Top football stadiums in the country (Part 11, BYU was most undeserving national champion of all time in football)

BYU won the national championship in 1984 but in a playoff they would have been defeated.

Of all the modern football teams that won a national championship none were more undeserving than BYU. In a playoff they would have lost for sure.

AP Final poll

  1. BYU
  2. Washington
  3. Florida
  4. Nebraska
  5. Boston College
  6. Oklahoma
  7. Oklahoma State
  8. SMU
  9. UCLA
  10. Southern California
  11. South Carolina
  12. Maryland
  13. Ohio State
  14. Auburn
  15. LSU
  16. Iowa
  17. Florida State
  18. Miami (FL)
  19. Kentucky
  20. Virginia

[edit] Coaches Final Poll

  1. BYU
  2. Washington
  3. Nebraska
  4. Boston College
  5. Oklahoma State
  6. Oklahoma
  7. Florida
  8. SMU
  9. University of Southern California
  10. UCLA
  11. Maryland
  12. Ohio State
  13. South Carolina
  14. Auburn
  15. Iowa
  16. LSU
  17. Virginia
  18. West Virginia
  19. Kentucky
  20. Florida St.

Here is a list of the top football stadiums in the country.

Power Ranking All 124 College Football Stadiums  

By Alex Callos

(Featured Columnist) on April 19, 2012 

When it comes to college football stadiums, for some teams, it is simply not fair. Home-field advantage is a big thing in college football, and some teams have it way more than others.

There are 124 FBS college football teams, and when it comes to the stadiums they play in, they are obviously not all created equal.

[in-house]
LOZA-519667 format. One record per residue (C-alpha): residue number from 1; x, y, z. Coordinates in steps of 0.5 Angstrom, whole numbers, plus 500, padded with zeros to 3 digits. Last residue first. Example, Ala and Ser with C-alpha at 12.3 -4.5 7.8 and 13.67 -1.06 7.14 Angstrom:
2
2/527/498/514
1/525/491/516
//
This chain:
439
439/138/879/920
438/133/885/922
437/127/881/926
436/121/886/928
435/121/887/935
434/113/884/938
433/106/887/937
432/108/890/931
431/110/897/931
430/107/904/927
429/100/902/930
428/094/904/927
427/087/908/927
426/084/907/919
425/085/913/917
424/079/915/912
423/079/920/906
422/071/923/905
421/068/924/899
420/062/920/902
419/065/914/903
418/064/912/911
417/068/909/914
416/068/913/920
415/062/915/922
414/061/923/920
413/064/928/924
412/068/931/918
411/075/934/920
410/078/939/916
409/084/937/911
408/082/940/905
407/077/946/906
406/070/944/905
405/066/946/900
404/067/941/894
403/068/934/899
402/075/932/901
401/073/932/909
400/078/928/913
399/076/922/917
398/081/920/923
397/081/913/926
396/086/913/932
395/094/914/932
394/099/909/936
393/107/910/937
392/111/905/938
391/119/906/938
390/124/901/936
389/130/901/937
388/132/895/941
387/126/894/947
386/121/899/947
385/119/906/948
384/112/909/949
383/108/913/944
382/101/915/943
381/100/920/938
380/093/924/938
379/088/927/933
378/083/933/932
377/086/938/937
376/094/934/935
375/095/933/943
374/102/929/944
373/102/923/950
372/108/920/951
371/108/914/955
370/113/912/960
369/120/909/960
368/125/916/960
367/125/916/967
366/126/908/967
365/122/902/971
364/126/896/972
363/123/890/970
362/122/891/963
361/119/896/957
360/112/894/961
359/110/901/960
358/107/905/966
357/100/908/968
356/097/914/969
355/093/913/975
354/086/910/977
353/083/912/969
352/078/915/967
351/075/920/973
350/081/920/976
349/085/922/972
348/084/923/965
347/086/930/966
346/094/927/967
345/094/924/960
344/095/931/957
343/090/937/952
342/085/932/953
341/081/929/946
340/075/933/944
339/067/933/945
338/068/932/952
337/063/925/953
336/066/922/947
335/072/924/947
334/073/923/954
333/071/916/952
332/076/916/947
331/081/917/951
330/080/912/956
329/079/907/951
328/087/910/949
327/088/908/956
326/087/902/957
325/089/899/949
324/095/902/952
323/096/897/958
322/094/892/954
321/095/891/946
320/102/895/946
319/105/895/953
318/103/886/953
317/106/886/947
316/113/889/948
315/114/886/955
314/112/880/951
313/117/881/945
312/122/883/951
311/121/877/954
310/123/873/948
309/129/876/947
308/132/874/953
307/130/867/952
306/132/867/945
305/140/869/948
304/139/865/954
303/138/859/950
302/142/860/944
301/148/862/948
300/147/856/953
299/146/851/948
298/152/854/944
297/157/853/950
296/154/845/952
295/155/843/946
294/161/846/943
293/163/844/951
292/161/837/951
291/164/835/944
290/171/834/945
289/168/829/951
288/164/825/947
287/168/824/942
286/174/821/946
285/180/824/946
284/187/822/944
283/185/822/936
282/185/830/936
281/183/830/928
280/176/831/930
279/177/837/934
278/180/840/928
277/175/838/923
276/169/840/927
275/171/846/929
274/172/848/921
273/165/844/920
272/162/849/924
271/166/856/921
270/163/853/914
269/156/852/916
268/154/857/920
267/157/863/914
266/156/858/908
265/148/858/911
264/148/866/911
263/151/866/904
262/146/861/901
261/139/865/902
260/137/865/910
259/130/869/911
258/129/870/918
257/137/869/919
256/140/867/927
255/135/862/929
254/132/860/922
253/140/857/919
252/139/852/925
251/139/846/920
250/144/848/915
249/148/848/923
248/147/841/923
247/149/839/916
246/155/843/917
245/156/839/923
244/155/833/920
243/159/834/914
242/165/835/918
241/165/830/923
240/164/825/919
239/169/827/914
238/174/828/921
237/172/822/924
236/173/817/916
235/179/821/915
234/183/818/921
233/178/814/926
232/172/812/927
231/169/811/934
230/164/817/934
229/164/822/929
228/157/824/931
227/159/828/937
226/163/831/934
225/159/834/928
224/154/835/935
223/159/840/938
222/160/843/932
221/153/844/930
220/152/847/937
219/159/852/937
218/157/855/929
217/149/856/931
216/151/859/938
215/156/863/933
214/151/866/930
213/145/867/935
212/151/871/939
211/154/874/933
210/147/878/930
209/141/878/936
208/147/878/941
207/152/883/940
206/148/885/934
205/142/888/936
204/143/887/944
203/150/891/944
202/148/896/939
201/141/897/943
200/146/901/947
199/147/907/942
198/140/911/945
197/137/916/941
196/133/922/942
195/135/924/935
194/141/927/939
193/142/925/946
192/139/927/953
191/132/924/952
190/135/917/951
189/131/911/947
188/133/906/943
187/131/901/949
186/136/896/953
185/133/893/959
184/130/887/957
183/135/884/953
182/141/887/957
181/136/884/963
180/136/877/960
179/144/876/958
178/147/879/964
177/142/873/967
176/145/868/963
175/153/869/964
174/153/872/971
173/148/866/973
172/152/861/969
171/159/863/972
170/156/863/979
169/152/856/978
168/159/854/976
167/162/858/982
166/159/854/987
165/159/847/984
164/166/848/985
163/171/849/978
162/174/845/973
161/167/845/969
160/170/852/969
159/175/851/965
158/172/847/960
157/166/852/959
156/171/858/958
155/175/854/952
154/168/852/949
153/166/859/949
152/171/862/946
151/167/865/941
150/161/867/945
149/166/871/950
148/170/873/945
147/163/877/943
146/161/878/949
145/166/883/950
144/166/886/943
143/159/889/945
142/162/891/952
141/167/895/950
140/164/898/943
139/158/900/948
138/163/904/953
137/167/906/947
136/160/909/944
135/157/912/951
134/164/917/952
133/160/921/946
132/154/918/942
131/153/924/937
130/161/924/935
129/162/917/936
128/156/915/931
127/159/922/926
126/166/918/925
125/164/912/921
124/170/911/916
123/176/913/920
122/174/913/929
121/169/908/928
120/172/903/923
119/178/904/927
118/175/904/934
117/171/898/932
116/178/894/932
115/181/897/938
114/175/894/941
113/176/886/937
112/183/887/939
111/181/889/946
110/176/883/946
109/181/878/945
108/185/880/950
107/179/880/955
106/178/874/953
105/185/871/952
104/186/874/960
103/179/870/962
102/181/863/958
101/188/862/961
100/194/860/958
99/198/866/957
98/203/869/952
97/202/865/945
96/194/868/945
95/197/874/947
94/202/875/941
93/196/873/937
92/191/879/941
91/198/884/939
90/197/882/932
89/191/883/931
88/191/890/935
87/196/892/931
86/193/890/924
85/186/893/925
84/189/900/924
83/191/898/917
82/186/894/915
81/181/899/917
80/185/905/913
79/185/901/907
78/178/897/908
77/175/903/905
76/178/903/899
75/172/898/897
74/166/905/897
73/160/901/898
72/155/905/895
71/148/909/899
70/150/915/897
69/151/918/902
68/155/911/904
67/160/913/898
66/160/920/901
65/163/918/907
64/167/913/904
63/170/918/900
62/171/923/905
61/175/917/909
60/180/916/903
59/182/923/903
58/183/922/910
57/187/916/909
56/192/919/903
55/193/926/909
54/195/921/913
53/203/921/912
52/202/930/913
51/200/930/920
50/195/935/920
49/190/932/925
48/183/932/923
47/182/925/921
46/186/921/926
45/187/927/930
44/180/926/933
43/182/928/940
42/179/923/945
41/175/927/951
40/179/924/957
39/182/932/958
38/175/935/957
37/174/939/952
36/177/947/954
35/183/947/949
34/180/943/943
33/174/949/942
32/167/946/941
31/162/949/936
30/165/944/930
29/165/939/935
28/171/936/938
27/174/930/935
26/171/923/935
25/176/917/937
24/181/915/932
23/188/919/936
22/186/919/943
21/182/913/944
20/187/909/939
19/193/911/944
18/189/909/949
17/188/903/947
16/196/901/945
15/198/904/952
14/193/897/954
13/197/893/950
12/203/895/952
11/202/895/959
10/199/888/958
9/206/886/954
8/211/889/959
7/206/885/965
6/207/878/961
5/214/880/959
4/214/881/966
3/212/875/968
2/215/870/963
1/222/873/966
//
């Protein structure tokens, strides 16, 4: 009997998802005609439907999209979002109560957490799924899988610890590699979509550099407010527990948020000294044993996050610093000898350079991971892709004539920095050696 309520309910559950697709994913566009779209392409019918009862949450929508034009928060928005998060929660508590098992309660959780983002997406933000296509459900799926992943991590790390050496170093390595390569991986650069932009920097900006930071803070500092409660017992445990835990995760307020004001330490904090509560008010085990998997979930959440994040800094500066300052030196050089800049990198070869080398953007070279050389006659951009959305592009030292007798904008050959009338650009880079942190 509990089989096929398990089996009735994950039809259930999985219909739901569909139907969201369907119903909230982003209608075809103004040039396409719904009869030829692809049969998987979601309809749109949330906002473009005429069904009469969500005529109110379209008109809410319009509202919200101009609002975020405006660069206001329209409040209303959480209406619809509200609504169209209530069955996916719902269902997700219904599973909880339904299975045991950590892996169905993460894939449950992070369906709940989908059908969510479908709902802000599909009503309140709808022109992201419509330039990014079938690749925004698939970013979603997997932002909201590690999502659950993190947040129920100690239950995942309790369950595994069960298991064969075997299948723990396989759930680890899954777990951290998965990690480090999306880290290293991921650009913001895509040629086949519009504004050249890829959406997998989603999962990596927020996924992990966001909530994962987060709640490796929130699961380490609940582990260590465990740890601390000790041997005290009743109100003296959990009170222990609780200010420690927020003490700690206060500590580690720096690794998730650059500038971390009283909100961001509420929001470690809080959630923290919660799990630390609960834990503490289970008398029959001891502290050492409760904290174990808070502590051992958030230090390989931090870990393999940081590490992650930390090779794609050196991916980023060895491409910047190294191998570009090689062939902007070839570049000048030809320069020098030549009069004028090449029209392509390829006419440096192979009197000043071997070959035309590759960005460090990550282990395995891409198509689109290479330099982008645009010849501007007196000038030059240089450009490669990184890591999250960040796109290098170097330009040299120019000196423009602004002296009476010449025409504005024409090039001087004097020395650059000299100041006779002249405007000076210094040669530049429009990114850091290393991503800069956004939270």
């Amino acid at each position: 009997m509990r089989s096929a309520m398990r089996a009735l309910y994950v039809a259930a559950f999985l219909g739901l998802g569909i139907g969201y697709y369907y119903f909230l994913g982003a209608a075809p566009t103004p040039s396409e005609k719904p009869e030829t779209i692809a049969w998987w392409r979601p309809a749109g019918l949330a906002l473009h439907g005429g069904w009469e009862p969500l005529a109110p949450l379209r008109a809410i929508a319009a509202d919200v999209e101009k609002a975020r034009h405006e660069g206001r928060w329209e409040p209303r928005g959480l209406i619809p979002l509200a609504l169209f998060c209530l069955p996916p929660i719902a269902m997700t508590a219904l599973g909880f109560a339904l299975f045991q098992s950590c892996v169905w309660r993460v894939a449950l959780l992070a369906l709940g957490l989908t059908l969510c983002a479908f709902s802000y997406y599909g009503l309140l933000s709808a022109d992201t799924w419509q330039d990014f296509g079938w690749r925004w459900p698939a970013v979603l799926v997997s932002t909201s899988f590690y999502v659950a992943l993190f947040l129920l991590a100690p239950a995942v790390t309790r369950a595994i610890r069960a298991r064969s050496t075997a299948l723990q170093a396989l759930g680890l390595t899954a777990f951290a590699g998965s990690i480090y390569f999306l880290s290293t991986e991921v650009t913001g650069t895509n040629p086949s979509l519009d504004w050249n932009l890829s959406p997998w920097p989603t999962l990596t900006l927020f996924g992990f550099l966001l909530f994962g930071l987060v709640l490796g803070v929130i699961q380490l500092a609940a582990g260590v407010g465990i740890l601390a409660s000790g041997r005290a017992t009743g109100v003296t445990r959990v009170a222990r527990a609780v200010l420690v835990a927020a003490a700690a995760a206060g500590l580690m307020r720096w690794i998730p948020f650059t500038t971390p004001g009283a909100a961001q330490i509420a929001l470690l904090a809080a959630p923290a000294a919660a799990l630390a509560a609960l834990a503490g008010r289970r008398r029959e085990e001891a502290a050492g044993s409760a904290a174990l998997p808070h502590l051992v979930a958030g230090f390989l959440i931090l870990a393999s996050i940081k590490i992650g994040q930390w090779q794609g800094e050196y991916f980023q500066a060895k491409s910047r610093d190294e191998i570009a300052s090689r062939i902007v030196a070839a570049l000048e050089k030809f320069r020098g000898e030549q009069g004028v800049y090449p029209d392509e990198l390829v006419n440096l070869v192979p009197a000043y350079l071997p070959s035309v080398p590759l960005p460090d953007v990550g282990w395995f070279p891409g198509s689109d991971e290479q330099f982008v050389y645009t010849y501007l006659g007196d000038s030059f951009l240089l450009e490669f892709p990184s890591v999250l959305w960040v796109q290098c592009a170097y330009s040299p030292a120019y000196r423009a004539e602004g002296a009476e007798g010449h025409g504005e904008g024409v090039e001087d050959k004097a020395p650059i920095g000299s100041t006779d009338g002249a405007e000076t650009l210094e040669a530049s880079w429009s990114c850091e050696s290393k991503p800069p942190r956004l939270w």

There is a monumental difference from the top teams on the list to the bottom teams on the list. Either way, here it is: a complete ranking of the college football stadiums 1-124.

_________________

49. LaVell Edwards Stadium: BYU Cougars

Lavell-edwards-stadium-53_display_image

Everything here is slightly above-average, but what helps this stadium stand out is the beautiful mountains surrounding LaVell Edwards Stadium.

Built in 1964, it seats 64,045, and the fans can be heard screaming throughout the game.

The tickets here are also priced relatively cheap compared to many other stadiums, giving fans a good bang for their buck.

 

48. Navy-Marine Corps Memorial Stadium: Navy Midshipmen

250px-2005_stanford-navy_game_at_navy-marine_corps_memorial_stadium_display_image

This tiny stadium offers visitors quite an experience at a college football game. There is so much tradition and history in the 34,000-seat stadium that anybody close must come to experience.

Built in 1959, this stadium is filled with memorials and plaques that are dedicated to those who have played and also fought.

There are also battle names located on the front of the seating sections. Not many stadiums in the country offer something as unique as Navy.

 

47. Amon Carter Stadium: TCU Horned Frogs

Amon_g_carter_stadium_display_image

This stadium originally opened up in 1930 and only seated about 22,000 people. It has undergone numerous renovations and is currently undergoing another.

When that is complete, the stadium should hold more than 50,000 and could be even higher on the list.

With the Horned Frogs now heading into the Big 12, this stadium is likely to get even louder, and the atmosphere even better on Saturdays.

 

46. Waldo Stadium: Western Michigan Broncos

Waldostadium2_display_image